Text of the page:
The student-run news site of Le Moyne College.

The Dolphin

The student-run news site of Le Moyne College.

The Dolphin

The student-run news site of Le Moyne College.

The Dolphin

Long-Unused Courtyard to Finally Reopen as a Community Space
Long-Unused Courtyard to Finally Reopen as a Community Space
Annie Hubert, Guest Writer • April 13, 2024

Riddled with cracked cement and overgrown weeds, the courtyard that lies between Grewen and Reilly halls has been left untouched by the Le Moyne...

‘It Felt Like a Gift From God’: Le Moyne Students and Surrounding Community React to Eclipse
‘It Felt Like a Gift From God’: Le Moyne Students and Surrounding Community React to Eclipse
CMM-274 Class, Guest Writers • April 11, 2024

Amanda Wood started her day off in a taciturn mood at Le Moyne College, underwhelmed by all the talk of the big event. Monday was just any other...

Le Moyne College Responds to Surge in Campus Car Break-ins
Le Moyne College Responds to Surge in Campus Car Break-ins
La Quida Cummings, Guest Writer • April 10, 2024

In response to a recent series of car break-ins across campus, Derek McGork, director of Security, used a recent interview with The Dolphin to...

Spotlight: Cellist Jordan Gunns Musical Journey
Spotlight: Cellist Jordan Gunn's Musical Journey
Daniel Mondelli April 9, 2024

This Wednesday, April 10th, Le Moyne will host a performance by cellist Jordan Gunn in the Panasci Family Chapel at 7:30 pm and will be accompanied...

Flags and Acknowledgements: Le Moyne Takes Steps Toward Reconciliation with the Haudenosaunee
Flags and Acknowledgements: Le Moyne Takes Steps Toward Reconciliation with the Haudenosaunee
Isabella Allen and Carly Nicolai April 5, 2024

“We honor the Onondaga Nation, the original people on whose land Le Moyne College stands.” You may have heard this recited at school-sponsored...

Dolphy Day at 50: Tradition, Memory, and Quest for Authenticity

Le+Moynes+statue+of+jazz+legend+Eric+Dolphy+located+between+Nelligan+and+Foery
Le Moyne’s statue of jazz legend Eric Dolphy located between Nelligan and Foery

As Le Moyne College approaches the vibrant tradition of Dolphy Day, the story of its origins and the narrative surrounding it take center stage, particularly as we mark the 50th anniversary of the graduation of Le Moyne alumnus and Dolphy Day co-founder, Chris Heffernan.

In a recent conversion, Heffernan – a 71-year-old resident of Delray Beach, Florida, who attended Le Moyne at the time the event began, in 1971 – recounted Dolphy Day’s inception as a picture of youthful defiance and a longing for communal joy amidst the tumultuous era of the Vietnam War and the aftermath of significant national tragedies.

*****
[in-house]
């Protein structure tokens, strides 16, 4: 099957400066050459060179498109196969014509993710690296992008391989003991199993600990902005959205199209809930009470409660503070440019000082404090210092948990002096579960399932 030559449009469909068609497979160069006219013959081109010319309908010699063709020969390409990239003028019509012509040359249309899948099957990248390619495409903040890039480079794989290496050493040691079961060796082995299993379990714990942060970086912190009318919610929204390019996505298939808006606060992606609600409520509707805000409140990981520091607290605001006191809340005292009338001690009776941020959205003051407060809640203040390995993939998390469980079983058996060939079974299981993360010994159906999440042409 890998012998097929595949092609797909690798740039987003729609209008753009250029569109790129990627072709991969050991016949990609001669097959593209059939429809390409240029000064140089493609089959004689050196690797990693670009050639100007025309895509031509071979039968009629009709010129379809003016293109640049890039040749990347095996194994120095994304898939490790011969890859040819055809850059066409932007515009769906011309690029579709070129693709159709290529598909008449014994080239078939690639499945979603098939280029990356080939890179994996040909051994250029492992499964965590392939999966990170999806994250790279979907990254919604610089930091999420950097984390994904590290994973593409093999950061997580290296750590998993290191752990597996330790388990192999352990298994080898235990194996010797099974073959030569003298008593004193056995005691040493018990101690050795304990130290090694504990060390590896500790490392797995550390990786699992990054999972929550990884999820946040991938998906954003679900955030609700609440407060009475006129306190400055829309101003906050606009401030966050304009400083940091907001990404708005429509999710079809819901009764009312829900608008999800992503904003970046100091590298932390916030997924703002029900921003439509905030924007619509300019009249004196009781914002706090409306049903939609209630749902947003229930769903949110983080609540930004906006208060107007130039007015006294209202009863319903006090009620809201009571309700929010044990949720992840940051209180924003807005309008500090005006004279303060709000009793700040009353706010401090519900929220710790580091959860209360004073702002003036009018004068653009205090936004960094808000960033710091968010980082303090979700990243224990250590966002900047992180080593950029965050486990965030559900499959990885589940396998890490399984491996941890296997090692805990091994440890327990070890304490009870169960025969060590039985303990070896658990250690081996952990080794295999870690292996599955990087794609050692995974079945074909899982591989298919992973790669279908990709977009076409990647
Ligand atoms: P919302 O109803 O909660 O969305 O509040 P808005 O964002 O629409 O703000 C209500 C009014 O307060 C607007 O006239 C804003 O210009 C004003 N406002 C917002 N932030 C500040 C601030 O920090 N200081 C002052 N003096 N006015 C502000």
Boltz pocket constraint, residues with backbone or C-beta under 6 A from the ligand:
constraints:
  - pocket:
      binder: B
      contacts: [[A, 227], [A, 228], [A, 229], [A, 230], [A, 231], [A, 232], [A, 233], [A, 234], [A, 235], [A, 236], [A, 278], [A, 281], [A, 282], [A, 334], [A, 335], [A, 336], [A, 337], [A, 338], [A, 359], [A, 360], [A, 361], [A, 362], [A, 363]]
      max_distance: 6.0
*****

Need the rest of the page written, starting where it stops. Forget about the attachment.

“It started out as an act of civil disobedience,” Heffernan recalls. “On the first really nice day, we were gonna cut classes and have a party.”

This act of spontaneity was inspired by a Frank Zappa album and a song titled “The Eric Dolphy Memorial Barbecue,” despite the group’s unfamiliarity with Dolphy himself, a notable jazz musician.

The tradition’s representation has evolved over the years, leading to the installation of an Eric Dolphy statue on campus, accompanied by a narrative that Heffernan disputes. Heffernan said he has deep respect and admiration for Eric Dolphy, a brilliant jazz legend, and that his objections to the narrative behind the statue are not intended to diminish anything about Dolphy’s stature as a great artist, deserving of renown.

“My irritation with the statue was that he [Dolphy] really didn’t have anything to do with it,” he states, expressing concern over the college’s portrayal of Dolphy Day’s origins.

“There was a guy from the class of ’73 who had a plaque made [recently] to honor the true founders of Dolphy Day. He was supposed to put it up but chickened out at the last minute,” Heffernan humorously notes, even suggesting that a daring student might one day affix it to the Dolphy statue.

Dr. Fred Pestello, former president of Le Moyne College, provided an administrative perspective on the Dolphy Day narrative and its contested histories through a note written in 2012:

While he does not specifically address the possibility of the plaque being amended, he emphasizes the importance of embracing diverse perspectives and the evolving nature of tradition in that letter.

“I cherish the role of perspective, myth, legend, and indeed, mystery, in human life,” he wrote.

As spring approaches and Dolphy Day draws near, the Le Moyne community is reminded of the event’s rich history and the dialogue between traditional and individual perspectives. The question of whether the plaque telling the real story will ever be mounted remains open, symbolizing the ongoing conversation about memory, identity, and how we commemorate our collective pasts.

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